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Chalmers welcomes climate reporting amendments following Coalition ‘denial’

By Jessica Penny
2 minute read

The Albanese government is working towards incentivising investments towards the net zero transformation.

Australia’s largest companies will be subject to a series of new climate reporting standards come 2025, with the Treasury Laws Amendment (Financial Market Infrastructure and other measures) Bill being introduced to Parliament on Wednesday.

This includes the implementations of new mandatory climate reporting requirements for big companies, which will commence from 1 January 2025 for Australia’s largest listed and unlisted companies and financial institutions.

In a statement, Treasurer Jim Chalmers said that after a decade of “delay and denial under the Coalition”, the Albanese government is taking action on climate reporting to support more investment in cheaper and cleaner energy and help companies and investors manage climate risks.

“This legislation will introduce standardised, internationally aligned reporting requirements for businesses, to ensure they are making high quality, climate‑related financial disclosures,” Chalmers explained.

According to the Treasurer, these changes will establish Australia’s climate risk disclosure framework, giving investors and companies additional clarity when investing in new opportunities as part of the net zero transformation.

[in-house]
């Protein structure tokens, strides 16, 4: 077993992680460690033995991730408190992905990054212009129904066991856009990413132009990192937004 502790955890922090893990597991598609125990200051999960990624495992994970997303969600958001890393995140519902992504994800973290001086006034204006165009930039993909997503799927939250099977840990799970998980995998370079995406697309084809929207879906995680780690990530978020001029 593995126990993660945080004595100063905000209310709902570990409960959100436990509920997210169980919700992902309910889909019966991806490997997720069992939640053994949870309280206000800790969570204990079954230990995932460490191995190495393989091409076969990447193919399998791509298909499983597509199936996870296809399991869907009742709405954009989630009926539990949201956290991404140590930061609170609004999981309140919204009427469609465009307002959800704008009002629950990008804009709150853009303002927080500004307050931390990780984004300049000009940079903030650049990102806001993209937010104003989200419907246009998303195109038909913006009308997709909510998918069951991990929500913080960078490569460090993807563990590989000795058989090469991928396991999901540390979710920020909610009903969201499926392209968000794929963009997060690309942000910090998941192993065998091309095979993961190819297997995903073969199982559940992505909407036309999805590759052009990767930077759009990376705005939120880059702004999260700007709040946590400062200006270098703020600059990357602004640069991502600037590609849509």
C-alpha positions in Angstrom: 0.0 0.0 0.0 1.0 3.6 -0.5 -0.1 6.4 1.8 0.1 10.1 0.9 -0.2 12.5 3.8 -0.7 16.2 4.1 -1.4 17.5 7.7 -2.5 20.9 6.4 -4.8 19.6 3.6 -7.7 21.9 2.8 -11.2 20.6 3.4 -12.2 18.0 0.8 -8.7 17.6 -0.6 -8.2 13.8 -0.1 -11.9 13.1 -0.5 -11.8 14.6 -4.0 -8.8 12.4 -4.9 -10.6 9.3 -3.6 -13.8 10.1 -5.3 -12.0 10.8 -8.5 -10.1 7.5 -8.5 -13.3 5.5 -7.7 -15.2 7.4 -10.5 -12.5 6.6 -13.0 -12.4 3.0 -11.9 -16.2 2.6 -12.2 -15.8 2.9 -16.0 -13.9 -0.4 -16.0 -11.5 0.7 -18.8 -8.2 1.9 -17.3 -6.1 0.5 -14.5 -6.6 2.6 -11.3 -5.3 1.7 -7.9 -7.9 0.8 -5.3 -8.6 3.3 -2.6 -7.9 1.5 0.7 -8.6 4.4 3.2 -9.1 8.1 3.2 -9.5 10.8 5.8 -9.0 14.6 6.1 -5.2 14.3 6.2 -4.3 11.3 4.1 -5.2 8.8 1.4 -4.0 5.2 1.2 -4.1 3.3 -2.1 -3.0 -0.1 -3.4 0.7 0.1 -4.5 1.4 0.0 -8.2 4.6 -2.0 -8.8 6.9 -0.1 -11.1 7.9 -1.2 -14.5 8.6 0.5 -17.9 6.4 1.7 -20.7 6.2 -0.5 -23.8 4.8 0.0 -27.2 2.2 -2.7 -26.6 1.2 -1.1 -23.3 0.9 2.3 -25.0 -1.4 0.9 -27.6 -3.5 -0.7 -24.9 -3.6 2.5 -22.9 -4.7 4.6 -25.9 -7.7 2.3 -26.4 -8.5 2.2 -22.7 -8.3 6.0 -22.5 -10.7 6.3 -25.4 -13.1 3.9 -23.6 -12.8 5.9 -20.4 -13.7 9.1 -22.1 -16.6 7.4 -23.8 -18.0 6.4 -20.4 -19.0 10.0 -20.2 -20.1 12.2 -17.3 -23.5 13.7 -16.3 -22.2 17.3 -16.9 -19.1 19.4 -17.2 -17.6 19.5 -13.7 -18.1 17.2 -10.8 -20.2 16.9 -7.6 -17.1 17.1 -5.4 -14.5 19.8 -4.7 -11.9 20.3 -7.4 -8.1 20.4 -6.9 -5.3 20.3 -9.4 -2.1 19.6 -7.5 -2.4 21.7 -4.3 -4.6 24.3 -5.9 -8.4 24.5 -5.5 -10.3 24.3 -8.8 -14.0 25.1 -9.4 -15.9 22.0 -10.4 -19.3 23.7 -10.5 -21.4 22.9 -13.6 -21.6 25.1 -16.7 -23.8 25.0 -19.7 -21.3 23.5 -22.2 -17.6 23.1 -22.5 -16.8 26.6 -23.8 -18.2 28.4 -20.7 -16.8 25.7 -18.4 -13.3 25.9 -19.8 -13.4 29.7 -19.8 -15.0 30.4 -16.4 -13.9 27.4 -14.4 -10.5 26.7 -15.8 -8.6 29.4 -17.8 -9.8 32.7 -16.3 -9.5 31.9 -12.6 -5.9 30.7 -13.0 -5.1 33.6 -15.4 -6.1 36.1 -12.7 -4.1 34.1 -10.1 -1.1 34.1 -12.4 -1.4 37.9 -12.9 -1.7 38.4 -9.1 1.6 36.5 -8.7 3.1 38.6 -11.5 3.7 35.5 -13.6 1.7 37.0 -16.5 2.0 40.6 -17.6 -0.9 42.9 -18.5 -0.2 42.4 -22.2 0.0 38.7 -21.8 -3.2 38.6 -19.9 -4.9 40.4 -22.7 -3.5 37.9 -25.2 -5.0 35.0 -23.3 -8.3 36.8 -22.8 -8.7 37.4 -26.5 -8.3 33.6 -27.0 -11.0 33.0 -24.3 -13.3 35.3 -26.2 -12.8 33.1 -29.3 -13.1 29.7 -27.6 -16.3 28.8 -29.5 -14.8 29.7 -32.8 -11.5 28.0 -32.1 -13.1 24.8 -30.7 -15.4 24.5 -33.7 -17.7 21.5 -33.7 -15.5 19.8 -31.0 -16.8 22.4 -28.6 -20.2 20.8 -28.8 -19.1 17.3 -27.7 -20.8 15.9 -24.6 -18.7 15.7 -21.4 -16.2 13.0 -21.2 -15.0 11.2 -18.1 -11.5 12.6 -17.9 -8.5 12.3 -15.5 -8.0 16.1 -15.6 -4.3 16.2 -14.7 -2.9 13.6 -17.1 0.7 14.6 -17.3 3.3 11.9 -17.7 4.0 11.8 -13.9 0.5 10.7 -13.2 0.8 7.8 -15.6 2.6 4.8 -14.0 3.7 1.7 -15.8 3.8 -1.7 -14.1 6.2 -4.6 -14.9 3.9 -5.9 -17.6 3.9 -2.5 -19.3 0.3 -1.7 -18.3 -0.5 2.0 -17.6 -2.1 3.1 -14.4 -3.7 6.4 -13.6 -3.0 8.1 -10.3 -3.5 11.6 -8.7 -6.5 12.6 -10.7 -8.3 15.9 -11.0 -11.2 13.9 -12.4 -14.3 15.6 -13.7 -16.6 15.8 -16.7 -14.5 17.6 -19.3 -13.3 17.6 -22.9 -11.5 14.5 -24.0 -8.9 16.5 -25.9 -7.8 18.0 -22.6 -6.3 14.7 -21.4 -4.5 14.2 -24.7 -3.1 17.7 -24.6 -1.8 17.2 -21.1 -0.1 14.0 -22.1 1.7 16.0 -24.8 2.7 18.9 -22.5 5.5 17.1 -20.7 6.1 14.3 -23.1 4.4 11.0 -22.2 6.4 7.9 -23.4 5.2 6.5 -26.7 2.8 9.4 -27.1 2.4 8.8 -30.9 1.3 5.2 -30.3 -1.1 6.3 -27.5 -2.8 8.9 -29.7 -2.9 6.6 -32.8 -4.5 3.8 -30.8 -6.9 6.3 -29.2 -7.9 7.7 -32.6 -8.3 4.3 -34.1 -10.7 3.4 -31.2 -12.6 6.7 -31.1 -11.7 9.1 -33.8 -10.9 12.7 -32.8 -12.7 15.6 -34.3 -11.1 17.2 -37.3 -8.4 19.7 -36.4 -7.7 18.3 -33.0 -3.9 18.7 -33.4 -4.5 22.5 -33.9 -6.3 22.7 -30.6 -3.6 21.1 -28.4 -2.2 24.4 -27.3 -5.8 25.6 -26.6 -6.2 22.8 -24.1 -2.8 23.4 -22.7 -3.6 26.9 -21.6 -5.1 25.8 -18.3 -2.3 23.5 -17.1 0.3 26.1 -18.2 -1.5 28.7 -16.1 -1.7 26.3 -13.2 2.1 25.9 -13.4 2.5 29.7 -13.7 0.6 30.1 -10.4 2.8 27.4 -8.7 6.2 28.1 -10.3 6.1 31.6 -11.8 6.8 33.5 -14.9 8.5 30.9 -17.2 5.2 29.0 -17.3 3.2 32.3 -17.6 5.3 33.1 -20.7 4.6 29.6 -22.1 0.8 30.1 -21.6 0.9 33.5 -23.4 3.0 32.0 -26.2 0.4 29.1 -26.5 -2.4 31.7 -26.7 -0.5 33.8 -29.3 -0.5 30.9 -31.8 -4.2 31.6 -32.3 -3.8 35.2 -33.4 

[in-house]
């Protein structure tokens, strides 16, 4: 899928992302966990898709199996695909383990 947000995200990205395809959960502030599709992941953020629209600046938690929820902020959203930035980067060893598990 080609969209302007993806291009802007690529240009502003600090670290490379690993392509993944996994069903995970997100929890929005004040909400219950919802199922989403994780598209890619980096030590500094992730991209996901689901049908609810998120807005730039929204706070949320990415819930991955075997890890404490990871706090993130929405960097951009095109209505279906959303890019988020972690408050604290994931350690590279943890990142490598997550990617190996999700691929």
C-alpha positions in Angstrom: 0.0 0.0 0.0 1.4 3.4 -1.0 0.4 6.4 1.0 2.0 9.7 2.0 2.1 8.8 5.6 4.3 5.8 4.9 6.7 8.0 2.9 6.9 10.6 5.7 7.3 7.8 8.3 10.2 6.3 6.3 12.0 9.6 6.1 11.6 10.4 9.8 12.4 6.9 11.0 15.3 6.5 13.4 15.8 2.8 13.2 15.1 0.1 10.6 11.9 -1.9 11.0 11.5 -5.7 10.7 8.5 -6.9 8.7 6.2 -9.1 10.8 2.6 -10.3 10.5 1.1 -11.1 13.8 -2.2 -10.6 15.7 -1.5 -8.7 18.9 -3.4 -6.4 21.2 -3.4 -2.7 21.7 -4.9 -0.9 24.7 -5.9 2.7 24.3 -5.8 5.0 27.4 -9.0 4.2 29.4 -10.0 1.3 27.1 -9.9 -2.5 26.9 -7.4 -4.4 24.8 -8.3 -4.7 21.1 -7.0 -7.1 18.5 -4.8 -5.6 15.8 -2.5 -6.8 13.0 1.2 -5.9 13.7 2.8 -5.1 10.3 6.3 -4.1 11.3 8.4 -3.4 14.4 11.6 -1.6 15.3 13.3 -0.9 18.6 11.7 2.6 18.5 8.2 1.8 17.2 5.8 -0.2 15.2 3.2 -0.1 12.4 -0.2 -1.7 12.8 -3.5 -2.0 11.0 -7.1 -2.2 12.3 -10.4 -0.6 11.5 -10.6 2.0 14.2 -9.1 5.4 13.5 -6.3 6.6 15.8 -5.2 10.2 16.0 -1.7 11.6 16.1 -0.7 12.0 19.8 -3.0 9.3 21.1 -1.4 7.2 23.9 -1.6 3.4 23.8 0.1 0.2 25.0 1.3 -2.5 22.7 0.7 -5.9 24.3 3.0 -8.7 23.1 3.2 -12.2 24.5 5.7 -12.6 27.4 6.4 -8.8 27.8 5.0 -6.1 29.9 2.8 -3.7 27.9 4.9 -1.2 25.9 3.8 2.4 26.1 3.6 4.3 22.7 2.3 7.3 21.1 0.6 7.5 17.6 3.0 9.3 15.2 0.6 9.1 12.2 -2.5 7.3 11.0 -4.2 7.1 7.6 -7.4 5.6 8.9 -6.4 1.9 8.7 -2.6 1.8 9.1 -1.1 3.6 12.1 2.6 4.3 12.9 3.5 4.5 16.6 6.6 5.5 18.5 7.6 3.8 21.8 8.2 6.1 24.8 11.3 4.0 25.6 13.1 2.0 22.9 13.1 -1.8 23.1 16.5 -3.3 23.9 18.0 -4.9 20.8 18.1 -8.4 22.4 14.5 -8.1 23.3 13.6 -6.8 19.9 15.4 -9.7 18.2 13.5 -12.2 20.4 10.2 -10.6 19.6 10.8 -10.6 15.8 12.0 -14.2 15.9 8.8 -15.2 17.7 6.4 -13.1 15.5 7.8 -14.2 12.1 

“A rigorous, internationally aligned and credible climate disclosure regime will support Australia’s reputation as an attractive destination for international capital and incentivise investment in the energy transformation,” Chalmers concluded.

The news comes after Australian businesses continue to face significant challenges in meeting climate targets.

Namely, a new study launched by consulting firm Kearney revealed that Australia lags behind the regional average for setting comprehensive targets across Scope 1, 2, and 3 emissions (28 per cent versus the APAC average of 41 per cent).

Meanwhile, 82 per cent of business leaders believe their decarbonisation targets to be attainable, though only 20 per cent have decarbonisation plans acutely aligned with the Paris Agreement.

This is on the back of most business leaders (77 per cent) viewing sustainability as a cost rather than a value-creating opportunity.

“The perception of sustainability as a cost instead of an opportunity is unfortunately a short-term business focus which hinders the full integration of sustainability into operations,” commented Kate Hart, partner and APAC sustainability co-lead at Kearney.

“It’s imperative that Australian enterprises accelerate their efforts and embrace regenerative practices that look beyond immediate gains, addressing the broader systemic impacts essential for sustainability.”

According to Hart, this shift is not just about environmental responsibility, but about “building true resilience for businesses in a rapidly evolving global landscape”.